Judiciary: The High Court has upheld the district court verdict on the Gidawom mining case, dismissing the appellant’s (the three mining companies namely River View, Taktshang and RSA private limited) appeal yesterday.
The mining companies had appealed to the High Court on March 31 after losing the case against 29 villagers from Gidawom and Jamdo village in Mewang gewog following 20 months of trial in the district court.
The appellant’s legal representative, Ugyen Dorji, submitted to the High Court that his clients appealed on the grounds that the lower court’s verdict didn’t consider his client’s submissions.
They countered that the judgment was based only on the evidences and submission from the villagers.
The dzongkhag court ordered that the appellant pay Nu 745,530 to the eight affected households for causing cracks and damages from the blasting executed at the mining sites operated by the appellant.
The companies were also asked to blacktop the roads up to the mines and take measures to control the wastewater from entering an irrigation channel. The appellant were directed to improve the drinking water supply for the community.
However, the High Court ruling dismissed the appeal from the three mining companies saying it upholds the lower court’s judgment. The high court ordered that the appellant pay the compensation to the affected households as stated by the district court.
Though the companies have appealed and argued that they caused no damage and cracks on the eight houses since it was using the explosives within the permissible limit, the High Court stated that the findings of a mines and minerals official on May 25, 2015 found the blasting was causing damages to the houses.
“The official had marked the cracks on the walls and later found that the cracks had slightly widened after the blasting,” the High Court ruling stated.
According to the High Court, going by section 102 (D) of the National Environment Protection Act 2007, compensation has to be made to the affected households if there is damage to property as stated by the lower court’s verdict.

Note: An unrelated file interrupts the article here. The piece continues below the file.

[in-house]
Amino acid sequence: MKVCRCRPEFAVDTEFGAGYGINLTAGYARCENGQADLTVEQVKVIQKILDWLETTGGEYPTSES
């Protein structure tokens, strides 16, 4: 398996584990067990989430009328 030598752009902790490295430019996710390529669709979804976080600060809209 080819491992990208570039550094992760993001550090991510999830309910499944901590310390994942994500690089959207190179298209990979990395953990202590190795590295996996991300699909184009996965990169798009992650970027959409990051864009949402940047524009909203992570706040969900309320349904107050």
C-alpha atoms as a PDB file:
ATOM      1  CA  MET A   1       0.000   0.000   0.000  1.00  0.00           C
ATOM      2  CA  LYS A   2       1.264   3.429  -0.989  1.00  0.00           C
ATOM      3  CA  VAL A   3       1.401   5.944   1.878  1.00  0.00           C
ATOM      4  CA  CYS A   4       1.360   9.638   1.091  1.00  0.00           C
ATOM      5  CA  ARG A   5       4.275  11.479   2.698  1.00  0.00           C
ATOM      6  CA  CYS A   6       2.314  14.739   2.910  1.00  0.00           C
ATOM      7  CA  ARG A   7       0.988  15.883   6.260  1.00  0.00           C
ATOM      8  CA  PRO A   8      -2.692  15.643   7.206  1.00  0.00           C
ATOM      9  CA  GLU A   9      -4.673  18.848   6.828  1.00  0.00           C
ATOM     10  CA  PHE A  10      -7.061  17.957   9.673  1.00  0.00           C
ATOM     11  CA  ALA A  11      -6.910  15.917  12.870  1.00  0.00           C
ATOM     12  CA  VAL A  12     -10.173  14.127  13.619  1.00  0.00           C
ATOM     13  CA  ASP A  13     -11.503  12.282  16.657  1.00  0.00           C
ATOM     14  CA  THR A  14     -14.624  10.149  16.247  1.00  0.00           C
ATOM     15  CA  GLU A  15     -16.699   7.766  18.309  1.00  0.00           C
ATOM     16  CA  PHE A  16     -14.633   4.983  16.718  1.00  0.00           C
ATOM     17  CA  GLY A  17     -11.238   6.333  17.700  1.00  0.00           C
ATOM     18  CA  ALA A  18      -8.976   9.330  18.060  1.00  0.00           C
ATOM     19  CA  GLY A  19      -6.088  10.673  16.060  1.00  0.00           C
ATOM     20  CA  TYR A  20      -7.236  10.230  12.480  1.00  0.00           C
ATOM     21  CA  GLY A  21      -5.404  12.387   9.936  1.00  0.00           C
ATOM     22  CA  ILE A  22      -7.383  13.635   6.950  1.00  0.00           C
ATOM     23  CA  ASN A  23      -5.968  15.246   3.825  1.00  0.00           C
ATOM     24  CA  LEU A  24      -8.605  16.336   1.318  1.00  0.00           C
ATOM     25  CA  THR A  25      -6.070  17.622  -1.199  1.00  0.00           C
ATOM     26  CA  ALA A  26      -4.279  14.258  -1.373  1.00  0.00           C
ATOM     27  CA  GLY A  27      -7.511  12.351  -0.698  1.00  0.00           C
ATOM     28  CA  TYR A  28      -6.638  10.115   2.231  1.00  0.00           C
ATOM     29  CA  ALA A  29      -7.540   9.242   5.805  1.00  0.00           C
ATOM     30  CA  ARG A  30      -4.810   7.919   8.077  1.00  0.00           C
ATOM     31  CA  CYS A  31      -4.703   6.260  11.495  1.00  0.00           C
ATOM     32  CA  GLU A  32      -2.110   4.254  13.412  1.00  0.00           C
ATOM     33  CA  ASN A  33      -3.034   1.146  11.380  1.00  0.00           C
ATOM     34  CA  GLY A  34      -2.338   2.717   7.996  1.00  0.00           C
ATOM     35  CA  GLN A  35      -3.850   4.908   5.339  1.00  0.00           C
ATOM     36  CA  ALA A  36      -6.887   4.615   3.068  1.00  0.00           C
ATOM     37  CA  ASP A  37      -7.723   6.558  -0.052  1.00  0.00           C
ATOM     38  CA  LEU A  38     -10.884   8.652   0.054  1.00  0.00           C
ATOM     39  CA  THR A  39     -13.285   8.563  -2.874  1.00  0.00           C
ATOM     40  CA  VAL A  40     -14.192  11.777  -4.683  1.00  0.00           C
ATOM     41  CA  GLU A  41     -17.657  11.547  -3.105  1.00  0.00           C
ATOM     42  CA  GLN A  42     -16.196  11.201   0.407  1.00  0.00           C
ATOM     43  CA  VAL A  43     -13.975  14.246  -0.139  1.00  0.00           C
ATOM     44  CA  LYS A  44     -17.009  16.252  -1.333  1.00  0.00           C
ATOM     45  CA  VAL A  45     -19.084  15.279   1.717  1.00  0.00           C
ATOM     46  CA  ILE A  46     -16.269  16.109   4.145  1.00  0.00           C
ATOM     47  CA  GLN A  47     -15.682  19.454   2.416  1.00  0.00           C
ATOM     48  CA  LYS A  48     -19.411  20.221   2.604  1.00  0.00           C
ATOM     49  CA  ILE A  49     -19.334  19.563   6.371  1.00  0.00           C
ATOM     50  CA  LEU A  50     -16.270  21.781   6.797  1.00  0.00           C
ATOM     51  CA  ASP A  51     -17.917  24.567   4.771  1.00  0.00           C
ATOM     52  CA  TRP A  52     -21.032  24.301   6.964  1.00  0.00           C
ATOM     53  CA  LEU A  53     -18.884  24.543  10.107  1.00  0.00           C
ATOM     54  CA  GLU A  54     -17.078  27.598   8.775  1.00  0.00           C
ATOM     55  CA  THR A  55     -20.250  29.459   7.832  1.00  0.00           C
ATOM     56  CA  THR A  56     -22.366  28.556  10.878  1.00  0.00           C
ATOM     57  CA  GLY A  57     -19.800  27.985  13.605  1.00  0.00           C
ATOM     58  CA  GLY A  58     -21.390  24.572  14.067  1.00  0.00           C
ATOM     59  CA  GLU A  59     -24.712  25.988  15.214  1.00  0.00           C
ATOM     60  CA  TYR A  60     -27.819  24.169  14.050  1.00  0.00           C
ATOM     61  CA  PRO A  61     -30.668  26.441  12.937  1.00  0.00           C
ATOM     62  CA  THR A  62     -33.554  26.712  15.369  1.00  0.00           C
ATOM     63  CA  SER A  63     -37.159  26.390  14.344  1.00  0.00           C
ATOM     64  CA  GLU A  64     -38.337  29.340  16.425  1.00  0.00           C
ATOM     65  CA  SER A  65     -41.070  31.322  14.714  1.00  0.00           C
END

The companies were also asked to ensure that the road is paved to minimise health hazards and pollution in the community. “Though corporate social responsibility wasn’t covered in the agreement, with changing times, it has now become the order of the day. Moreover, since the companies have obligation to help the community, the appellant must repair the road to reduce the pollution and health hazards,” the High Court’s dismissal order stated.
This was in relation to the companies countering that the agreement drawn between the parties earlier does not state that the road has to be blacktopped until the mining area.
The High Court also expressed doubt on whether the implementing agencies like the Department of Geology and Mines and the National Environment Commission have taken their responsibilities with due diligence going by the leniency found in the procedures pertaining to environment laws.
The High Court, therefore, reiterated the need for the implementing agencies to strictly follow the environmental laws and other related rules while issuing environmental clearances and after the issuance of the clearance, pertaining to mining.